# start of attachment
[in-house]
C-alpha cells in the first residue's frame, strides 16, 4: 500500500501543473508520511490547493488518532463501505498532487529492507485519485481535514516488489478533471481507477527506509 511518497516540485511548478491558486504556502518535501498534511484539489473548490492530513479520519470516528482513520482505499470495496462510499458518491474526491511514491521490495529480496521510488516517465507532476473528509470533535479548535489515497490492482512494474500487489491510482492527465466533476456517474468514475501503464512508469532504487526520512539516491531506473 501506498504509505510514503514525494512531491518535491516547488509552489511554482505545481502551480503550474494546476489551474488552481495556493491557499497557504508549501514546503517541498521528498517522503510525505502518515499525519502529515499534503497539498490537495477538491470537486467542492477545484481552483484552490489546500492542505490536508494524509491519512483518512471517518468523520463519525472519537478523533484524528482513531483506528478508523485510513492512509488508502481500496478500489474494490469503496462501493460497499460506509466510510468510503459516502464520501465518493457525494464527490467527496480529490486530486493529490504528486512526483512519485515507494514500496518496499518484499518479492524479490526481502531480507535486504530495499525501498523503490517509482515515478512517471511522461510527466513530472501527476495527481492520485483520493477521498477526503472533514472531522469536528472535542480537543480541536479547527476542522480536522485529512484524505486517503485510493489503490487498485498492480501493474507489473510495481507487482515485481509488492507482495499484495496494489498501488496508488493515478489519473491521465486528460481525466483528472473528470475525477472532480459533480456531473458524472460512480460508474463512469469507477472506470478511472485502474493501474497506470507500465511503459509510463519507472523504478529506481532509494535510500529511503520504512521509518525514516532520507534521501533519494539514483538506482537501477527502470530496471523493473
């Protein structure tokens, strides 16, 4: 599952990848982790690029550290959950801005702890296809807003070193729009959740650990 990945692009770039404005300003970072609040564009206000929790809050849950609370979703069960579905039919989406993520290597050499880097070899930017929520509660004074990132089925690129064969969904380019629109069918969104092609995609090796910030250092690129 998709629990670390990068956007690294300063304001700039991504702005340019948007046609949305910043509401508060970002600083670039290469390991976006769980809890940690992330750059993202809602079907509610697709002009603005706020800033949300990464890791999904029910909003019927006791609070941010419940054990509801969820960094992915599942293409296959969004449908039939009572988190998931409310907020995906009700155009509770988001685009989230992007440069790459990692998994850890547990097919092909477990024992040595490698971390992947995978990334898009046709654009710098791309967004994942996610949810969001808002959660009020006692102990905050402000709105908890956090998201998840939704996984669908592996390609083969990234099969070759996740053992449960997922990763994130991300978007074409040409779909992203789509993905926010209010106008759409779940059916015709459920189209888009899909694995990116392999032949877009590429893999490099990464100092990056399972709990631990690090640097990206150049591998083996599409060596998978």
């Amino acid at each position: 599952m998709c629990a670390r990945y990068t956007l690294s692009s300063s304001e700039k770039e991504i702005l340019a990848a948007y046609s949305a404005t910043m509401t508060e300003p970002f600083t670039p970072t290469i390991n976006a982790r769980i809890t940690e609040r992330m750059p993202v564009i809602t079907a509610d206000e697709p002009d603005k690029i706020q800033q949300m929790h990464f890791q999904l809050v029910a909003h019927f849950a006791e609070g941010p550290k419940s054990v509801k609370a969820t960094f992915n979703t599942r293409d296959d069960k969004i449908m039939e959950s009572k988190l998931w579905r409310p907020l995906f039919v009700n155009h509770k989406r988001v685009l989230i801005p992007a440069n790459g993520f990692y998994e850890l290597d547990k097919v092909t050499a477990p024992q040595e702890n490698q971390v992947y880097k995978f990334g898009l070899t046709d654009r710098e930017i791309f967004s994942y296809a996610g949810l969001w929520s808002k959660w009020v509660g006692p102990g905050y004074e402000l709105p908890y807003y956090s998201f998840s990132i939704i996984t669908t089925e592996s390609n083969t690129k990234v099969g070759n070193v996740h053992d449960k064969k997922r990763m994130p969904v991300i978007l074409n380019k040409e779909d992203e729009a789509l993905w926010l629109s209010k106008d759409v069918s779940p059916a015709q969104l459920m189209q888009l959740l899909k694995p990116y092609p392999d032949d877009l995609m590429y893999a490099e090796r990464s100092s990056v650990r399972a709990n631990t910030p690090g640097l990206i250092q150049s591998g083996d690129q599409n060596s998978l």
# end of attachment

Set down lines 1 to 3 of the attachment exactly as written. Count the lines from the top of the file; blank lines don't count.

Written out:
[in-house]
C-alpha cells in the first residue's frame, strides 16, 4: 500500500501543473508520511490547493488518532463501505498532487529492507485519485481535514516488489478533471481507477527506509 511518497516540485511548478491558486504556502518535501498534511484539489473548490492530513479520519470516528482513520482505499470495496462510499458518491474526491511514491521490495529480496521510488516517465507532476473528509470533535479548535489515497490492482512494474500487489491510482492527465466533476456517474468514475501503464512508469532504487526520512539516491531506473 501506498504509505510514503514525494512531491518535491516547488509552489511554482505545481502551480503550474494546476489551474488552481495556493491557499497557504508549501514546503517541498521528498517522503510525505502518515499525519502529515499534503497539498490537495477538491470537486467542492477545484481552483484552490489546500492542505490536508494524509491519512483518512471517518468523520463519525472519537478523533484524528482513531483506528478508523485510513492512509488508502481500496478500489474494490469503496462501493460497499460506509466510510468510503459516502464520501465518493457525494464527490467527496480529490486530486493529490504528486512526483512519485515507494514500496518496499518484499518479492524479490526481502531480507535486504530495499525501498523503490517509482515515478512517471511522461510527466513530472501527476495527481492520485483520493477521498477526503472533514472531522469536528472535542480537543480541536479547527476542522480536522485529512484524505486517503485510493489503490487498485498492480501493474507489473510495481507487482515485481509488492507482495499484495496494489498501488496508488493515478489519473491521465486528460481525466483528472473528470475525477472532480459533480456531473458524472460512480460508474463512469469507477472506470478511472485502474493501474497506470507500465511503459509510463519507472523504478529506481532509494535510500529511503520504512521509518525514516532520507534521501533519494539514483538506482537501477527502470530496471523493473
């Protein structure tokens, strides 16, 4: 599952990848982790690029550290959950801005702890296809807003070193729009959740650990 990945692009770039404005300003970072609040564009206000929790809050849950609370979703069960579905039919989406993520290597050499880097070899930017929520509660004074990132089925690129064969969904380019629109069918969104092609995609090796910030250092690129 998709629990670390990068956007690294300063304001700039991504702005340019948007046609949305910043509401508060970002600083670039290469390991976006769980809890940690992330750059993202809602079907509610697709002009603005706020800033949300990464890791999904029910909003019927006791609070941010419940054990509801969820960094992915599942293409296959969004449908039939009572988190998931409310907020995906009700155009509770988001685009989230992007440069790459990692998994850890547990097919092909477990024992040595490698971390992947995978990334898009046709654009710098791309967004994942996610949810969001808002959660009020006692102990905050402000709105908890956090998201998840939704996984669908592996390609083969990234099969070759996740053992449960997922990763994130991300978007074409040409779909992203789509993905926010209010106008759409779940059916015709459920189209888009899909694995990116392999032949877009590429893999490099990464100092990056399972709990631990690090640097990206150049591998083996599409060596998978």